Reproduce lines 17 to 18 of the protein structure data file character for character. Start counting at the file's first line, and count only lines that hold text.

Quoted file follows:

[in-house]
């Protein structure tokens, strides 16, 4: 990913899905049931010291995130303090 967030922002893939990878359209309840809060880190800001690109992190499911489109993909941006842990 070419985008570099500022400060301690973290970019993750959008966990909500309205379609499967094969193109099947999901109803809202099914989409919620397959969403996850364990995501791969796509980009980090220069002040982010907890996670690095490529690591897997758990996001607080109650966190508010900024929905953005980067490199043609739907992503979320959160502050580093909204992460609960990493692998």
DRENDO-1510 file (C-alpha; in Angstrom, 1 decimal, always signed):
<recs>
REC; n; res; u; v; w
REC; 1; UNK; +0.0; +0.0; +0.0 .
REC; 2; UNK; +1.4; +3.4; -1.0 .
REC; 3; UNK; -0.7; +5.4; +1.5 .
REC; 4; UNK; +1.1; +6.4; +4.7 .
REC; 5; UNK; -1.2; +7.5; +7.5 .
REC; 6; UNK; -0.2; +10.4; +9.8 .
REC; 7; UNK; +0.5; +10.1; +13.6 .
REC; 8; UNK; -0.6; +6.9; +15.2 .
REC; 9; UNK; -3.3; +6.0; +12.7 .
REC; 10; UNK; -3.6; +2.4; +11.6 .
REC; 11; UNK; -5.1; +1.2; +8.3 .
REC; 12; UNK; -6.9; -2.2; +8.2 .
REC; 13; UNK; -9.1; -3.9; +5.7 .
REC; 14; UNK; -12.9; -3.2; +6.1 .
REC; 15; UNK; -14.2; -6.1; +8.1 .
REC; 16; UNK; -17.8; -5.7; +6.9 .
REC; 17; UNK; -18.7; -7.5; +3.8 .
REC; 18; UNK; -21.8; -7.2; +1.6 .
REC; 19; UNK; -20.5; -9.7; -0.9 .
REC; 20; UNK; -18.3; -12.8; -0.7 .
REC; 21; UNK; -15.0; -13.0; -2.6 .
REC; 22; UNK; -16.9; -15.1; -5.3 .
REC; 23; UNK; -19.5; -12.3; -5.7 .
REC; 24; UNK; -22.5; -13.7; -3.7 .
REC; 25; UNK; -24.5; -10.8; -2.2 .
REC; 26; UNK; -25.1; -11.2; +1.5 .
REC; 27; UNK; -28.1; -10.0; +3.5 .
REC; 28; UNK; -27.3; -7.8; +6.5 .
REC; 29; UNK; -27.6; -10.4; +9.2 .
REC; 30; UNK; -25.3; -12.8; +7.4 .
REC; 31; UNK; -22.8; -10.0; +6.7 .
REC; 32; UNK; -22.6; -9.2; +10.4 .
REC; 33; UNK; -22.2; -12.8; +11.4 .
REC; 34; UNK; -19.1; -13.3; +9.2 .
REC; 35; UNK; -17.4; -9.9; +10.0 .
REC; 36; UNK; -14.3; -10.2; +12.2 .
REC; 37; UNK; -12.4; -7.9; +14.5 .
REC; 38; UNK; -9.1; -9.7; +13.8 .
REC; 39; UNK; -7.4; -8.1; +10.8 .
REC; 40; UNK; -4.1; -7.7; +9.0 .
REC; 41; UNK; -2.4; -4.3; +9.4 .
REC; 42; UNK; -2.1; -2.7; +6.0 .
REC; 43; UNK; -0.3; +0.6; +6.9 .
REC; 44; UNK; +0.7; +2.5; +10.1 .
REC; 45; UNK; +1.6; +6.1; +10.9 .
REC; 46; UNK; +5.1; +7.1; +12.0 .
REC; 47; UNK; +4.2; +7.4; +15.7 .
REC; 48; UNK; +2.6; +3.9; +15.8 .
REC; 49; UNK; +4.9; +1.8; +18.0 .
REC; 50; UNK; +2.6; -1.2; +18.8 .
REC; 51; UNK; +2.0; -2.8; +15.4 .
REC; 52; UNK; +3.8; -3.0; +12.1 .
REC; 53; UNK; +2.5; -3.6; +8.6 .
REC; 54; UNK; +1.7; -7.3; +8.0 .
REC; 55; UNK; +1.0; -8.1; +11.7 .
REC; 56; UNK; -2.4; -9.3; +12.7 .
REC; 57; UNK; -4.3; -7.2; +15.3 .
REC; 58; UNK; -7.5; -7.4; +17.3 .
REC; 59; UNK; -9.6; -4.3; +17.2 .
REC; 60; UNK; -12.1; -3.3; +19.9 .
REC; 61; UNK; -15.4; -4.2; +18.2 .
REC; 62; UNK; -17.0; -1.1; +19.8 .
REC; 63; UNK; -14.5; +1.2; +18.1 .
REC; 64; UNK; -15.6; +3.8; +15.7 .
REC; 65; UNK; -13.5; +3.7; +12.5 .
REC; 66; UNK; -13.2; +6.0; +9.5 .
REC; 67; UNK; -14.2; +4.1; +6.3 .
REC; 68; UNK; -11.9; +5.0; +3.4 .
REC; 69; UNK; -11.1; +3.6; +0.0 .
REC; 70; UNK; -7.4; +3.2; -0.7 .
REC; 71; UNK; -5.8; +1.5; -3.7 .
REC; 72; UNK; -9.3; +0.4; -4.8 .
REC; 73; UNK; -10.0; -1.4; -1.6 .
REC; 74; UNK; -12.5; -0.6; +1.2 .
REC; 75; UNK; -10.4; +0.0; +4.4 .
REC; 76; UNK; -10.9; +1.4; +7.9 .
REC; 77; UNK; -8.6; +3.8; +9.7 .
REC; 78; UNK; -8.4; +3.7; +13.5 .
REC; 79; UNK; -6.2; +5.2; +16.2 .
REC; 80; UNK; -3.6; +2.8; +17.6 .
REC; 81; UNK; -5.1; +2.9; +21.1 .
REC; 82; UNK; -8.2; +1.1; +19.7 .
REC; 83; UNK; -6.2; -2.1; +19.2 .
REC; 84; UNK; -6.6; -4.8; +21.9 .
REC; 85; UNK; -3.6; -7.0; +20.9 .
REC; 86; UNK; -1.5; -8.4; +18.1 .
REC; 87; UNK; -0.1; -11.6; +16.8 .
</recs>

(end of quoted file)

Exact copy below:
REC; 12; UNK; -6.9; -2.2; +8.2 .
REC; 13; UNK; -9.1; -3.9; +5.7 .